Actress Gabourey Sidibe: “I Was Born To Stand Out”


For an actress who has only been in the game four years, being nominated for an Oscar for her very first feature film is pretty major! Were talking, of course, about Gabourey Sidibe, the 30 year old who burst into our pop culture conscience’s in the 2009 dark film Precious where she played an illiterate sexual-abuse victim.

Not only was it a stand-out role and movie that year, but the fact that she is not a size zero, and African-American was a double-whammy in the face of all convention and reason in a lot of people’s minds. But her performance spoke for itself, and forced a lot of people to think outside the box when it came to Oscar-worthy leading roles.

Well the dynamic diva is back again, this time playing the role of Queenie in FX’s American Horror Story, season 4. She told Parade Magazine how stoked she is to be on the show, because she was already a huge fan of (creator) Ryan Murphy (Glee, The Glee Project) and AHS itself.


Pleasantries and plotlines aside, of course they asked her about being a larger black woman, because it seems she can’t escape this questioning! This is exactly what Mindy Kaling and Lena Dunham were talking about in their interview where they say women who are large or ethnic always get stuck with this line of questioning, where as men in the industry don’t. Seems absurd to us, because talent is talent, regardless of race, background, gender, education etc.

When asked how she has changed in the past four years since Precious, Gabby says she has funnily enough become more introverted as a person, but as an actress more daring.

“I’m less likely to talk to strangers or have loud or emotional conversations in public. I don’t make friends as willingly as I did before, so I hold on to my actual friends very dearly. I’m a very careful person now. As an actor, I’m much more willing to embarrass myself if it will serve the story. I hunger for strange and daring stories. I’m less and less afraid of dark material and that’s really saying something, as my first role was an illiterate sexual-abuse victim with HIV.”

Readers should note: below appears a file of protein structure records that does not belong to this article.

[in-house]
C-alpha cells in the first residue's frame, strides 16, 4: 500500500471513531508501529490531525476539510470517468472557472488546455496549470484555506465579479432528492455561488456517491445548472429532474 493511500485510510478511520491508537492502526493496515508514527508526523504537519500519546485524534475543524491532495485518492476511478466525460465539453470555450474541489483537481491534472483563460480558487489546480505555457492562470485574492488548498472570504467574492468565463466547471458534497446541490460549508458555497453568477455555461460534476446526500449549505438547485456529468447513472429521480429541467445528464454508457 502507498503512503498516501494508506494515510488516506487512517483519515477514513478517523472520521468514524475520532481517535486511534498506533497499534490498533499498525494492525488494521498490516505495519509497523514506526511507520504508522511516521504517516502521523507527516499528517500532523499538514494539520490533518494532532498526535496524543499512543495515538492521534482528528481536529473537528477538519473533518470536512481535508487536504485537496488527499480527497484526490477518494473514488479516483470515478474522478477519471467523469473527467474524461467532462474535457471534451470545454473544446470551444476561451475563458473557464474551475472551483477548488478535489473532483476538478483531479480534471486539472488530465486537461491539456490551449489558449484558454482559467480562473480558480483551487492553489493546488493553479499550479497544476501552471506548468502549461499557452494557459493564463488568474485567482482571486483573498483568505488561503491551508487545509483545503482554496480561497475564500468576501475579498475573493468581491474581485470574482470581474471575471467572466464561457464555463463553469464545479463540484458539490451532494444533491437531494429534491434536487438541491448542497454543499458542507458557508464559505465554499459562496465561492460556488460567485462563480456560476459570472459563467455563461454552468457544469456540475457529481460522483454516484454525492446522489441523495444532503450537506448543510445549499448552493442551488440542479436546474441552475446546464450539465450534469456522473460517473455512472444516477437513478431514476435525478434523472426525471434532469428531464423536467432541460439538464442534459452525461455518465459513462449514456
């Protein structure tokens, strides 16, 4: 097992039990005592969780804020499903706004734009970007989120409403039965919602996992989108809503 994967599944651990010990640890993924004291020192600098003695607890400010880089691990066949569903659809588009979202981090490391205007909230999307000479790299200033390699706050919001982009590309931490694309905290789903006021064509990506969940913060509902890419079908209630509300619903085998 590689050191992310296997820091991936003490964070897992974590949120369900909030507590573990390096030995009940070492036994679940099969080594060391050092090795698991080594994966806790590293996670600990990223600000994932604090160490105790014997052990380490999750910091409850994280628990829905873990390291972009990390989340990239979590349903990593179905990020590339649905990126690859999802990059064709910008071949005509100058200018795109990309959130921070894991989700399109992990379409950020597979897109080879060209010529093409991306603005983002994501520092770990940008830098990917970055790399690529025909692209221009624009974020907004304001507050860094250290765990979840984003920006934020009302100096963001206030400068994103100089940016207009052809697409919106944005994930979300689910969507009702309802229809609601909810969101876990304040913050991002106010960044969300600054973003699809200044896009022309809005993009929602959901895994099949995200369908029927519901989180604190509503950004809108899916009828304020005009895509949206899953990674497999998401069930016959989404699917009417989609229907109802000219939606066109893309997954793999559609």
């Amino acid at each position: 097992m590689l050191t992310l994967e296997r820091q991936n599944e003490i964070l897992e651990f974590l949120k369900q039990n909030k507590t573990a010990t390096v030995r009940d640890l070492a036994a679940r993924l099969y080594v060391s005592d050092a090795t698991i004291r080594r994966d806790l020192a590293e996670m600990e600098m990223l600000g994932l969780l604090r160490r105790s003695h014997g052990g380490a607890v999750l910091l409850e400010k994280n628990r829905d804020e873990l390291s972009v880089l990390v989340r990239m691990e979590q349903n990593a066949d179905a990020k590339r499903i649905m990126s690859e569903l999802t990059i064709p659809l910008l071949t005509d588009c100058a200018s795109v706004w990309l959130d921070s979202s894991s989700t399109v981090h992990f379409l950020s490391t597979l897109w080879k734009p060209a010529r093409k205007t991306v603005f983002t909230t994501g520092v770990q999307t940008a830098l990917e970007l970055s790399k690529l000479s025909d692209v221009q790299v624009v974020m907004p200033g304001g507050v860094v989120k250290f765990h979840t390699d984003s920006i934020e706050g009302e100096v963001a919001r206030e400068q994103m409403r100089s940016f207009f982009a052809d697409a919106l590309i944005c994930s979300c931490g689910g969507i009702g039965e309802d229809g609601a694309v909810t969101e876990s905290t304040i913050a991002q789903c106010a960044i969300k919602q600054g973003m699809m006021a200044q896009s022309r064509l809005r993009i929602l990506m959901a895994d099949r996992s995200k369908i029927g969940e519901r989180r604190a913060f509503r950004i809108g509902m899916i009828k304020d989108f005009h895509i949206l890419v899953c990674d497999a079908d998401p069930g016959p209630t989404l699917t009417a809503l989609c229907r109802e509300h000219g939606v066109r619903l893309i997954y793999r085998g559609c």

She continues to talk about how being part of an “it” crowd is certainly not her thing, and that she would rather be different to everyone else. This is why she is not trying to lose weight or fit in to conventional Hollywood standards. Lets hope this line of questioning will eventually cease, but in the meantime we know it goes a long way to inspiring other women.


“I’m less and less concerned with fitting in. I was born to stand out. I don’t care whether or not people will find me attractive on screen. That’s not why I became an actor. I know that more and more with each new role.”

As one of only two African-American women on the show (Angela Bassett is the other) there are a few racially-themed story lines which will no doubt stir some controversy amongst media and viewers alike. Gabourey shares her experience:

“During the first episode, there is a scene in Madame LaLaurie’s torture chamber, where she imprisoned her slaves. I went to see the set because I heard that it was really cool. I stepped in and saw those actors in cages and tattered clothes and saw the special effects scars on their bodies. I lost my breath and started having a minor panic attack and, after only a few seconds, I had to leave. I didn’t see actors playing on a set. I saw reality. I saw history. My history. My mother, my father, my entire family and everyone I know. I later threw up. I can’t say that it resonates deeper with me because I’m black. It resonates deeply with me because I’m black and because I’m a human being who has love for my fellow human beings.”

We are excited to see her performance on the show and know whatever Gabourey does in her career will be brilliant. Thank goodness for Hollywood stereotypes and conventions continuing to be broken down, and making way for more diverse types of talent.

While we can’t wait for the day women in any industry aren’t considered “special” because of their gender or physical appearance, we might as well take the small empowering victories for each other as they come up, and continue to fight for more visibility wherever we can.





  1. I like her. She is beautiful. Glad she is staying true to herself.

  2. Pingback: Gabourey Sidibe: "I Choose To Live My Life Without Hiding My Body In Shame"

  3. Pingback: Here's Why We Believe Gabourey Sidibe Is The Most Important Star On 'Empire'

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